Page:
Section 83(1)(c) of The Representation of the People Act, 1951 (“Act”) reads as: “Contents of Petition – An Election Petition – shall be signed by the Petitioner and verified in the manner laid down in the Code of Civil Procedure, 1908 (5 of 1908) for the verification of pleadings: Provided that where the Petitioner alleges any corrupt practice, the Petition shall also be accompanied by an affidavit in the prescribed form in support of the allegation of such corrupt practice and the particulars thereof.”
In the event of an Election Petitioner alleging corrupt practices, therefore, not only should his Petition be verified in the manner laid down in the Code of Civil Procedure, 1908 (“Code”) but should also be accompanied by an affidavit, in the prescribed form, in support of the allegation of such corrupt practices.
In P.A. Mohammed Riyas v. M.K. Raghavan, [(2012) 5 SCC 511] (“Md. Riyas”) it was argued that an Election Petitioner is required to file two affidavits, thus – one affidavit in support of the allegations of corrupt practices and the second affidavit in compliance with the requirements of Order VI, Rule 15(4) of the Code. Hon’ble Justice Altamas Kabir, as he was then during the pronouncement of the judgment, accepted that contention. It was held that in a case where the proviso to Section 83(1)(c) of the Act is attracted, a single affidavit would not be sufficient to satisfy the requirements of both Section 83 of the Act and Order VI, Rule 15 of the Code.
A Full Bench of the Hon’ble Supreme Court of India, consisting of Hon’ble Justices R.M. Lodha, J. Chelameswar and Madan B. Lokur, in M. Siddeshwar v. Prasanna Kumar, (2013) 4 SCC 776 (“Siddeshwar”) has however held that Md. Riyas has not laid down the law correctly; that unfortunately, “reasons have not been given by this Court for arriving at the conclusions that it did.” It has been clarified that an Election Petitioner may very well file a composite affidavit, both in support of the averments made in the Election Petition and with regard to the allegations of corrupt practices. Filing of two affidavits is a requirement that “does not exist”, “is not necessary” and “is not warranted” by the Act.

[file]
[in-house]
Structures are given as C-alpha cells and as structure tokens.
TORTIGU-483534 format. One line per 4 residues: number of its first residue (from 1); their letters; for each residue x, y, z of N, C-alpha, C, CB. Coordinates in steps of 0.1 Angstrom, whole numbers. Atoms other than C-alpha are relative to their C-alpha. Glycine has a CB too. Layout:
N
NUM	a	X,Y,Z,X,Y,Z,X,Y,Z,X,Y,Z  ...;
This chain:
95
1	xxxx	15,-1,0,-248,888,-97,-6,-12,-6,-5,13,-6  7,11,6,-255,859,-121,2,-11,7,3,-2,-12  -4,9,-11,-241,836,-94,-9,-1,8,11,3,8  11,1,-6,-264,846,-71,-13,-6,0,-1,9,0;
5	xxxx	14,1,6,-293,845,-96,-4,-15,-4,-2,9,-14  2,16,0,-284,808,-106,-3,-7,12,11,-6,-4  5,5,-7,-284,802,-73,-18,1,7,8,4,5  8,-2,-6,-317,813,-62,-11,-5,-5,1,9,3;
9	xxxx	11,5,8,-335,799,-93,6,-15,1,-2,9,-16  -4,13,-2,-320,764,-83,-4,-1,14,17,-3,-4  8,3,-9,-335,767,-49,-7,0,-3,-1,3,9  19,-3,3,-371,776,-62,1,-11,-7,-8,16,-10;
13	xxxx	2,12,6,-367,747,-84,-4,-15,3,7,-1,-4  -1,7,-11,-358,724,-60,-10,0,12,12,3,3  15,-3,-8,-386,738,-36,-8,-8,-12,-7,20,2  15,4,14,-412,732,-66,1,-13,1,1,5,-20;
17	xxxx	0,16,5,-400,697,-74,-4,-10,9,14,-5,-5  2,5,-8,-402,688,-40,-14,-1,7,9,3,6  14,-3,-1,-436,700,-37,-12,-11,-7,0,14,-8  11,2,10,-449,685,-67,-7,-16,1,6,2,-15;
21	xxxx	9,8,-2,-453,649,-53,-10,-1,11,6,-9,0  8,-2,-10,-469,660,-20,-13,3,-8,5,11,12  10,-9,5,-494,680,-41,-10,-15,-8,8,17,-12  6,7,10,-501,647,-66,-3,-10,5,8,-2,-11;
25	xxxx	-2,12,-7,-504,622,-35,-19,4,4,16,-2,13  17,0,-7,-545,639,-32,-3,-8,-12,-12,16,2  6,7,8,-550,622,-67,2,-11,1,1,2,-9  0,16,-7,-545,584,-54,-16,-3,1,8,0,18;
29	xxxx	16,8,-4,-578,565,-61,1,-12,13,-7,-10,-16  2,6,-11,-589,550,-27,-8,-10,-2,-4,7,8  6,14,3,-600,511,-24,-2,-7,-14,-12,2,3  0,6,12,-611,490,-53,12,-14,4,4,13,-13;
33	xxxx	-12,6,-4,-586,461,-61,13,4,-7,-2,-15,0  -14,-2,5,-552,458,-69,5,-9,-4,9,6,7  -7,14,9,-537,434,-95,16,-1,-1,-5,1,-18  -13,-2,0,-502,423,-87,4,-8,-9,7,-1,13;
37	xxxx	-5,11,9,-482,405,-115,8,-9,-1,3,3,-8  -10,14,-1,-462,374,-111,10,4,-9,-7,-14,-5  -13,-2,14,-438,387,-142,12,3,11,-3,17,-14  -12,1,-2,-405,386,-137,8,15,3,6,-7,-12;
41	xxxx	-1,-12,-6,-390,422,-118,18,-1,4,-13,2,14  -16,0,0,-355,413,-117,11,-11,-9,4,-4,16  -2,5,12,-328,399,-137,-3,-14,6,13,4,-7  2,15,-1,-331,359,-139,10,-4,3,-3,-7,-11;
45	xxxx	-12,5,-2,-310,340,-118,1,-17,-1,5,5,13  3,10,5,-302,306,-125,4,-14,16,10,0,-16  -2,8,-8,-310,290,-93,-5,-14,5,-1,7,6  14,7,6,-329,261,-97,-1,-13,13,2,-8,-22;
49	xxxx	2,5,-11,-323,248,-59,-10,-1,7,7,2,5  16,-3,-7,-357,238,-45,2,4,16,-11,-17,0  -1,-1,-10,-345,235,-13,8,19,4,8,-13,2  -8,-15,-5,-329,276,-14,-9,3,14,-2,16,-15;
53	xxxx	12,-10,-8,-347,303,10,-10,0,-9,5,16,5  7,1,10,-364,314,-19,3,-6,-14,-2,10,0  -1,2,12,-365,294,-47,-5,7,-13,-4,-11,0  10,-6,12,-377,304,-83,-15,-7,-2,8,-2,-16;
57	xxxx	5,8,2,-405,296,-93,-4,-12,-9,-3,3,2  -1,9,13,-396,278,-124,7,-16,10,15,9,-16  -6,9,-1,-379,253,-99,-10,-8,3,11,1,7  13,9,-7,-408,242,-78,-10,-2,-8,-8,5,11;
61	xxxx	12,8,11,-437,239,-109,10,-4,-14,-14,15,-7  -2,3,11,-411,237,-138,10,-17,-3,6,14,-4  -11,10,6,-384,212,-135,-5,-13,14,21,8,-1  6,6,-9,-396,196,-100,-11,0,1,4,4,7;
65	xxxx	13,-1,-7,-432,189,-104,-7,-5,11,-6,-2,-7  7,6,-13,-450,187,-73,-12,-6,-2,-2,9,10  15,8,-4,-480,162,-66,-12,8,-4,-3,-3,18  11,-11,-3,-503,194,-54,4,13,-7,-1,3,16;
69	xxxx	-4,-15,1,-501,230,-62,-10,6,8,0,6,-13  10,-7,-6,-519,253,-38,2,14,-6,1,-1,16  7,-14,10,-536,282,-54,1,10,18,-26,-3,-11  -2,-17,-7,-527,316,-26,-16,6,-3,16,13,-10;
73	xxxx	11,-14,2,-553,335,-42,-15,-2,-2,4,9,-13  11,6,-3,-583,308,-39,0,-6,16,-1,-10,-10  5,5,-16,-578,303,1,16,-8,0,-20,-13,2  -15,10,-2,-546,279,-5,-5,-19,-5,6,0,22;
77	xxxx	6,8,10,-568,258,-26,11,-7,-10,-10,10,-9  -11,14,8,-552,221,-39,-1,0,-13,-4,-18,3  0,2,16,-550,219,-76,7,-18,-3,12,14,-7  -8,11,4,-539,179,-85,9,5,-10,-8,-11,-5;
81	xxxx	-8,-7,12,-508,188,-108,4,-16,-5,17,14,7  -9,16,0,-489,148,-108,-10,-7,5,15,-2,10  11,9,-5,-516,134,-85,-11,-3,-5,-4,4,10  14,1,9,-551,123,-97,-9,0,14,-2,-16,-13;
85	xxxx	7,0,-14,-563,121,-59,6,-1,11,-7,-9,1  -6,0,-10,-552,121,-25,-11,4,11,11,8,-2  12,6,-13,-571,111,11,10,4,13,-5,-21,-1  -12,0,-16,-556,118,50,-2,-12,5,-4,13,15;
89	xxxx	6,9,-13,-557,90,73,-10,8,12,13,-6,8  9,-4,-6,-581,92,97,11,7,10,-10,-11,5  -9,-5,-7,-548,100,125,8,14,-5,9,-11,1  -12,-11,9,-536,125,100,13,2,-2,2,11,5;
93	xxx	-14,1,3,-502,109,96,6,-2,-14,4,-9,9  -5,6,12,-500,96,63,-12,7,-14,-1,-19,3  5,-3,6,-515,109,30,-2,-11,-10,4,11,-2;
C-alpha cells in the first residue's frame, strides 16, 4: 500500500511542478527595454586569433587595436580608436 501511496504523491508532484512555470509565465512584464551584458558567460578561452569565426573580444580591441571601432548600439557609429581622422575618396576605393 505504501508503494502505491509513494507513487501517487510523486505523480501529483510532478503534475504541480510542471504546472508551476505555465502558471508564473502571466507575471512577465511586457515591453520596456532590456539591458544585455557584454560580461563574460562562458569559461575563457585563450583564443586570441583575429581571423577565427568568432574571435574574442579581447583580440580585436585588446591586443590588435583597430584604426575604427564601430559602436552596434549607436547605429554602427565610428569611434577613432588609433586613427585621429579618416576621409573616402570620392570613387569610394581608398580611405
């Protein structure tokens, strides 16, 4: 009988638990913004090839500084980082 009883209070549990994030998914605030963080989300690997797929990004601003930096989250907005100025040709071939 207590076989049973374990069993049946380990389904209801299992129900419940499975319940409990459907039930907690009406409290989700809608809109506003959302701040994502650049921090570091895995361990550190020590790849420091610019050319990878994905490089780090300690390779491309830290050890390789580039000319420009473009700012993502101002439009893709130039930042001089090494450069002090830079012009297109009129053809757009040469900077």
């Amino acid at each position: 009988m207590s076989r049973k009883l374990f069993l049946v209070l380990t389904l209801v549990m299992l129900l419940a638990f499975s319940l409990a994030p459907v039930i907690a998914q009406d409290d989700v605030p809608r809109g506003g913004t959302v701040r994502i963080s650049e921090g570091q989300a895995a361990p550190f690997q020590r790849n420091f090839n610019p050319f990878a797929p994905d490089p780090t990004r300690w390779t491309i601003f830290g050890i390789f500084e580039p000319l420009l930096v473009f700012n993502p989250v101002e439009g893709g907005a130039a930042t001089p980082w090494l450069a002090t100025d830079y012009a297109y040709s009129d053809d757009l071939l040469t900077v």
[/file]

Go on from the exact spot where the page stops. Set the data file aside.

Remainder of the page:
Most curiously, Hon’ble Justice J. Chelameswar who was the other half of the Division Bench in Md. Riyas, decided on 27th April, 2012, again found himself on a Bench deciding a similar issue on 8th March, 2013. Only now, the Full-Bench in Siddheswar had a more refined opinion. It might be very useful to find more instances such as these – with clever scrutiny of the judge compositions – in order to find a pattern of how frequently or infrequently an SC Judge alters or refines his opinion/judgment during his tenure. Especially if he has held one under a future Chief Justice. It might very well be “indicative”.